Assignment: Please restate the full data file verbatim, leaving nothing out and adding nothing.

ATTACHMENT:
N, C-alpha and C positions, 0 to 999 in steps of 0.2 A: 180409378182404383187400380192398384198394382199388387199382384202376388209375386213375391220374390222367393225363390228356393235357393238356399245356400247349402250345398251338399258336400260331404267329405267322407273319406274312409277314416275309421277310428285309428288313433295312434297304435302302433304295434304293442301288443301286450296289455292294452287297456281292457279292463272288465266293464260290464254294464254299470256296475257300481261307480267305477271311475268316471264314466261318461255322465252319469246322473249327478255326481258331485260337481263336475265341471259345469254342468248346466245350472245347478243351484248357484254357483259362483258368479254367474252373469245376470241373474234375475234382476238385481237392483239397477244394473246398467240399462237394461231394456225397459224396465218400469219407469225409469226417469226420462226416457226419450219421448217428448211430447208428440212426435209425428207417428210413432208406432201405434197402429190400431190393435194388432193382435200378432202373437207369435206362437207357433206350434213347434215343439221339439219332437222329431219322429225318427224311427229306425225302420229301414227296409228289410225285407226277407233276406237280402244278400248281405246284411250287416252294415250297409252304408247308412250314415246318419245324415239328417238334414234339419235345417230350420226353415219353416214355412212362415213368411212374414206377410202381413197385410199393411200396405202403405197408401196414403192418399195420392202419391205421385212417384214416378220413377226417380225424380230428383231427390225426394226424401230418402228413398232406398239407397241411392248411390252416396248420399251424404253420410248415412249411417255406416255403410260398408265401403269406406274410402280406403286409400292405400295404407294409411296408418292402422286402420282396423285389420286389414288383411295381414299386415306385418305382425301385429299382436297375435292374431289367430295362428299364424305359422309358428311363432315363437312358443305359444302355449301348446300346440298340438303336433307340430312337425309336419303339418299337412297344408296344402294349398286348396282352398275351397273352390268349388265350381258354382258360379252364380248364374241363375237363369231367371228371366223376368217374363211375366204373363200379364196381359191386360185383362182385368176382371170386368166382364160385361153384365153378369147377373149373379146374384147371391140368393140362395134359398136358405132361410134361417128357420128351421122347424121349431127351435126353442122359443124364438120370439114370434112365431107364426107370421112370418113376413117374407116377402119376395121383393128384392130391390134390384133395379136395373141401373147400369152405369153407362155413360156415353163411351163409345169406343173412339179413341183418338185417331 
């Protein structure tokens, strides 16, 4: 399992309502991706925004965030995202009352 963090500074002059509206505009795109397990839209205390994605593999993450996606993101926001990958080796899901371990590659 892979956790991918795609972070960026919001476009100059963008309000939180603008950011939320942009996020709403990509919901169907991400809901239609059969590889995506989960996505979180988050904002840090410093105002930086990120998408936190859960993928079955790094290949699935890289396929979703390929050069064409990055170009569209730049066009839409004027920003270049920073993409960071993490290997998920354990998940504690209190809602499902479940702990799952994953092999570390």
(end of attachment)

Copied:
N, C-alpha and C positions, 0 to 999 in steps of 0.2 A: 180409378182404383187400380192398384198394382199388387199382384202376388209375386213375391220374390222367393225363390228356393235357393238356399245356400247349402250345398251338399258336400260331404267329405267322407273319406274312409277314416275309421277310428285309428288313433295312434297304435302302433304295434304293442301288443301286450296289455292294452287297456281292457279292463272288465266293464260290464254294464254299470256296475257300481261307480267305477271311475268316471264314466261318461255322465252319469246322473249327478255326481258331485260337481263336475265341471259345469254342468248346466245350472245347478243351484248357484254357483259362483258368479254367474252373469245376470241373474234375475234382476238385481237392483239397477244394473246398467240399462237394461231394456225397459224396465218400469219407469225409469226417469226420462226416457226419450219421448217428448211430447208428440212426435209425428207417428210413432208406432201405434197402429190400431190393435194388432193382435200378432202373437207369435206362437207357433206350434213347434215343439221339439219332437222329431219322429225318427224311427229306425225302420229301414227296409228289410225285407226277407233276406237280402244278400248281405246284411250287416252294415250297409252304408247308412250314415246318419245324415239328417238334414234339419235345417230350420226353415219353416214355412212362415213368411212374414206377410202381413197385410199393411200396405202403405197408401196414403192418399195420392202419391205421385212417384214416378220413377226417380225424380230428383231427390225426394226424401230418402228413398232406398239407397241411392248411390252416396248420399251424404253420410248415412249411417255406416255403410260398408265401403269406406274410402280406403286409400292405400295404407294409411296408418292402422286402420282396423285389420286389414288383411295381414299386415306385418305382425301385429299382436297375435292374431289367430295362428299364424305359422309358428311363432315363437312358443305359444302355449301348446300346440298340438303336433307340430312337425309336419303339418299337412297344408296344402294349398286348396282352398275351397273352390268349388265350381258354382258360379252364380248364374241363375237363369231367371228371366223376368217374363211375366204373363200379364196381359191386360185383362182385368176382371170386368166382364160385361153384365153378369147377373149373379146374384147371391140368393140362395134359398136358405132361410134361417128357420128351421122347424121349431127351435126353442122359443124364438120370439114370434112365431107364426107370421112370418113376413117374407116377402119376395121383393128384392130391390134390384133395379136395373141401373147400369152405369153407362155413360156415353163411351163409345169406343173412339179413341183418338185417331 
């Protein structure tokens, strides 16, 4: 399992309502991706925004965030995202009352 963090500074002059509206505009795109397990839209205390994605593999993450996606993101926001990958080796899901371990590659 892979956790991918795609972070960026919001476009100059963008309000939180603008950011939320942009996020709403990509919901169907991400809901239609059969590889995506989960996505979180988050904002840090410093105002930086990120998408936190859960993928079955790094290949699935890289396929979703390929050069064409990055170009569209730049066009839409004027920003270049920073993409960071993490290997998920354990998940504690209190809602499902479940702990799952994953092999570390």